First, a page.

• Keyboards: For PC- and computer-based gamers, the keyboard is an important part of streamlining gaming and offering an ergonomic experience. The biggest feature to consider is whether you’ll choose a standard membrane keyboard or go for a higher-quality mechanical keyboard. There are also specialized gaming keyboards—sometimes called MMO keyboards—with extra buttons that can be used to optimize gameplay.
  • Mouse: As you choose what gaming mice you’ll purchase, remember there are different options that align to game types. A shooter mouse works well with first-person shooter games, while a MOBA- or MMO-style mouse offers expanded button access. Discussing what games will be used in the leagues you’re competing in, and what mouse they recommend, is a smart starting point.
  • Cameras: To truly experience the thrill of eSports, video production, equipment and positioning are critical. Investing in broadcast quality cameras geared toward the high-performance needs of the industry is not only a requirement in many leagues but also a necessity that provides audience engagement.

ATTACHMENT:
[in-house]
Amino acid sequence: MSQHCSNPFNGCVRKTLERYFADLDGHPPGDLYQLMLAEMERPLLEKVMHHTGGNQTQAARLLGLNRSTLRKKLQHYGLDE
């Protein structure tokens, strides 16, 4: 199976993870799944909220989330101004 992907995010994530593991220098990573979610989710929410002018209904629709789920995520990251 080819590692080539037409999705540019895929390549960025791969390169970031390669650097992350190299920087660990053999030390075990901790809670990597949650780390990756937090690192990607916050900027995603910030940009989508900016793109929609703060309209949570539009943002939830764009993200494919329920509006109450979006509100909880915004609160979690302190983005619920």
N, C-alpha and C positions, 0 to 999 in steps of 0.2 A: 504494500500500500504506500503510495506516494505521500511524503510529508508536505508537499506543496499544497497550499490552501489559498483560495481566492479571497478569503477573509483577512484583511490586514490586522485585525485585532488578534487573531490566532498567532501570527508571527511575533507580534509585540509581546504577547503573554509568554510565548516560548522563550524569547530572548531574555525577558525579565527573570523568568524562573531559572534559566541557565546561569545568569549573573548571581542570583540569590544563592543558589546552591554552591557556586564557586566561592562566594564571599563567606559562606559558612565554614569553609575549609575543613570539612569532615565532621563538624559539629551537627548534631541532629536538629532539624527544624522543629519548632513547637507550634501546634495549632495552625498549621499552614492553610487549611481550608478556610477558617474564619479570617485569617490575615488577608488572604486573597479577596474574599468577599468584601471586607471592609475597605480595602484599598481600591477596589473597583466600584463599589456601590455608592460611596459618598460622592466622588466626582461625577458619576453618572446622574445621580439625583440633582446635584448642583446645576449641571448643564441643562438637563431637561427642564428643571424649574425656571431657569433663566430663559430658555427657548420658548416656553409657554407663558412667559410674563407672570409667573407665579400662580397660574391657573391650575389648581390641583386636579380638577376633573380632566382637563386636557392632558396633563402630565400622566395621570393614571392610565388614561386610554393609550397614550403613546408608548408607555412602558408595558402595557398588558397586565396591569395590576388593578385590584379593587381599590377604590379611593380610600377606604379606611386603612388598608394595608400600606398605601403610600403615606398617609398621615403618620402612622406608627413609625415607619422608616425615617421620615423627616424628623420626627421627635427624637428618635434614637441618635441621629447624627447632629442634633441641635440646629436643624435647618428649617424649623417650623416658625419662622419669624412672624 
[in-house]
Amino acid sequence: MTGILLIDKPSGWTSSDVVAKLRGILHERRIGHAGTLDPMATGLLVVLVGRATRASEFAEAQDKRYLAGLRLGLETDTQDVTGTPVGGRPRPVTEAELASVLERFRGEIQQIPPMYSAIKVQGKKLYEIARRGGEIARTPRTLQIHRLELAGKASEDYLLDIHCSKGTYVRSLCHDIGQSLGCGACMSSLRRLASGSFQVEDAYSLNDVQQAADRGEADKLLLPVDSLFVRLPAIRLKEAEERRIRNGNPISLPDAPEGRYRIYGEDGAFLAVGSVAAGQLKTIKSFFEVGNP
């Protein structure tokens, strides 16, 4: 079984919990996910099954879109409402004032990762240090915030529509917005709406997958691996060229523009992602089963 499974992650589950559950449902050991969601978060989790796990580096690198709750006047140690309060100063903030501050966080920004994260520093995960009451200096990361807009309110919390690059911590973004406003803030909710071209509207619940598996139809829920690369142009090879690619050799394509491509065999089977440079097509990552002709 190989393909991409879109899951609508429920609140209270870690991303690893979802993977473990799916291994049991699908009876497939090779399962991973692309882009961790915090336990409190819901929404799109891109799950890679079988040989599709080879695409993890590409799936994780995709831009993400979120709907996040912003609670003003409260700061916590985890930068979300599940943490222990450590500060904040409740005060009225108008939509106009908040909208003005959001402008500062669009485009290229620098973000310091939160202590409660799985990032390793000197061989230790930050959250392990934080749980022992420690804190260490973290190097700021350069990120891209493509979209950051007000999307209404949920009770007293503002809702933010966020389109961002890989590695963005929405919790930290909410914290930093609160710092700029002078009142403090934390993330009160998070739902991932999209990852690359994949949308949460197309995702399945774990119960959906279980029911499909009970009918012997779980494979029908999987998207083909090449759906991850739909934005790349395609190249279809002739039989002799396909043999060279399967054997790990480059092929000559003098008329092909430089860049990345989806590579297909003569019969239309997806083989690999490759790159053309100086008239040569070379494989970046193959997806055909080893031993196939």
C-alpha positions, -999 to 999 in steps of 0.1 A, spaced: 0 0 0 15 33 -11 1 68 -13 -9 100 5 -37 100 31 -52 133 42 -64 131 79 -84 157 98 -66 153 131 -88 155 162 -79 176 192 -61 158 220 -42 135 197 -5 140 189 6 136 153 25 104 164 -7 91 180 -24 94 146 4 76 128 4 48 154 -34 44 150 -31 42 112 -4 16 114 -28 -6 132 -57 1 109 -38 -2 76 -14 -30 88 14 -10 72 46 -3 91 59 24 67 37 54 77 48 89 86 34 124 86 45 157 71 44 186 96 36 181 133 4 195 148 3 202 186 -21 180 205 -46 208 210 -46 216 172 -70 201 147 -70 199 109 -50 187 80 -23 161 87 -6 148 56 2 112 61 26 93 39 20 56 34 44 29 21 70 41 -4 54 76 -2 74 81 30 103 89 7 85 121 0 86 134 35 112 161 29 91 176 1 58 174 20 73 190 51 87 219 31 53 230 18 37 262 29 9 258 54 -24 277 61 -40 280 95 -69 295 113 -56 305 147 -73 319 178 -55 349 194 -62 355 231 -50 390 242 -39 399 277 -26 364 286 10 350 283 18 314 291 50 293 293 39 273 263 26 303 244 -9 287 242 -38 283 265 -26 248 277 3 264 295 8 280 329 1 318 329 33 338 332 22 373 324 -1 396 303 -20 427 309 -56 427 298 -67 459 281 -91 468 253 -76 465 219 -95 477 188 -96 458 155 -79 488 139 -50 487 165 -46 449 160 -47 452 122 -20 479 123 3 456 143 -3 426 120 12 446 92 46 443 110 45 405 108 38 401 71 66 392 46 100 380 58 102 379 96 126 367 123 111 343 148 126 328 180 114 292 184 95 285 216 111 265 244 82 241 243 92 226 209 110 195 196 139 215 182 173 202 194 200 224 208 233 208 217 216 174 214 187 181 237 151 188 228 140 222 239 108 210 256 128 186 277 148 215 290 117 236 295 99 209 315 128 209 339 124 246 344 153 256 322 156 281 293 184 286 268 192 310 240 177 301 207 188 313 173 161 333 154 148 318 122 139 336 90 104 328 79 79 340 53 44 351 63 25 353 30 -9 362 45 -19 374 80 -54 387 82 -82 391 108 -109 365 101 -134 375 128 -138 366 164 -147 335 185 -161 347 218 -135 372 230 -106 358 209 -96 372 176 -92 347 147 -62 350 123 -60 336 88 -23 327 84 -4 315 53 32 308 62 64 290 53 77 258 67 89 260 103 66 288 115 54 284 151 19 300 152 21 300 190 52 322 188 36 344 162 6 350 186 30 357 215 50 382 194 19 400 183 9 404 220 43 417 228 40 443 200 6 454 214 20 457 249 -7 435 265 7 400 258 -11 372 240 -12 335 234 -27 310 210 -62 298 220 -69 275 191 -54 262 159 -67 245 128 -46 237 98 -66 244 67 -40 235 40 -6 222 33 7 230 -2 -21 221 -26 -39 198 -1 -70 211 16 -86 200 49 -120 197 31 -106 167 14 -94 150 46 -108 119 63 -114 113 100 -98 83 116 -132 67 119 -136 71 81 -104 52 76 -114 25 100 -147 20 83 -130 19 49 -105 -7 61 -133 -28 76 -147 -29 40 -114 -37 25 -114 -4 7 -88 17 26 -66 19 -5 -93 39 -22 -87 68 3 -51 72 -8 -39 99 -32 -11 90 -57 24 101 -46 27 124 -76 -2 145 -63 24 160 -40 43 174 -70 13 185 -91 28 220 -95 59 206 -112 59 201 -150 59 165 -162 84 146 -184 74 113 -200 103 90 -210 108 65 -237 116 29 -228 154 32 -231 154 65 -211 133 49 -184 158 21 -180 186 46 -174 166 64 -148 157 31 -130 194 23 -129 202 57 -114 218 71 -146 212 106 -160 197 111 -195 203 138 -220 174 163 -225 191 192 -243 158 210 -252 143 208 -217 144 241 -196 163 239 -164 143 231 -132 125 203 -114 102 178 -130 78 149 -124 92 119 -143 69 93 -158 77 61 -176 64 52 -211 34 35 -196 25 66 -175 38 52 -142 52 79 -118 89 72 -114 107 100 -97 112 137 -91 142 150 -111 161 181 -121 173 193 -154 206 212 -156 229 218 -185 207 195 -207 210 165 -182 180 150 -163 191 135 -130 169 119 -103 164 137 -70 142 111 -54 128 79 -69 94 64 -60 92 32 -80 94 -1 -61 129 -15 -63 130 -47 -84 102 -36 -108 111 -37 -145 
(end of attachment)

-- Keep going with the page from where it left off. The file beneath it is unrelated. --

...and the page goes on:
When outfitting an eSports arena or choosing the components to optimize your gaming experience, every detail matters. Keeping your technology on point is an important part of staying competitive, and laying the right technological foundation can be the key to building your eSports program’s momentum. A technology partner can offer services at a range of levels, from initial consultation and assessments to implementation and ongoing managed services. By working with a services partner, you can take advantage of deeper expertise in eSports technology and dive into the pre-planning process to ensure that your investments and venue design support both your immediate needs and long-term goals.

Liz Alton is a B2B technology and digital marketing writer and content strategist. She has worked with a variety of brands including Google, Twitter, Adobe, Oracle, and HP, and written for publications including Forbes. She is a regular contributor to Connected, Connection’s official blog.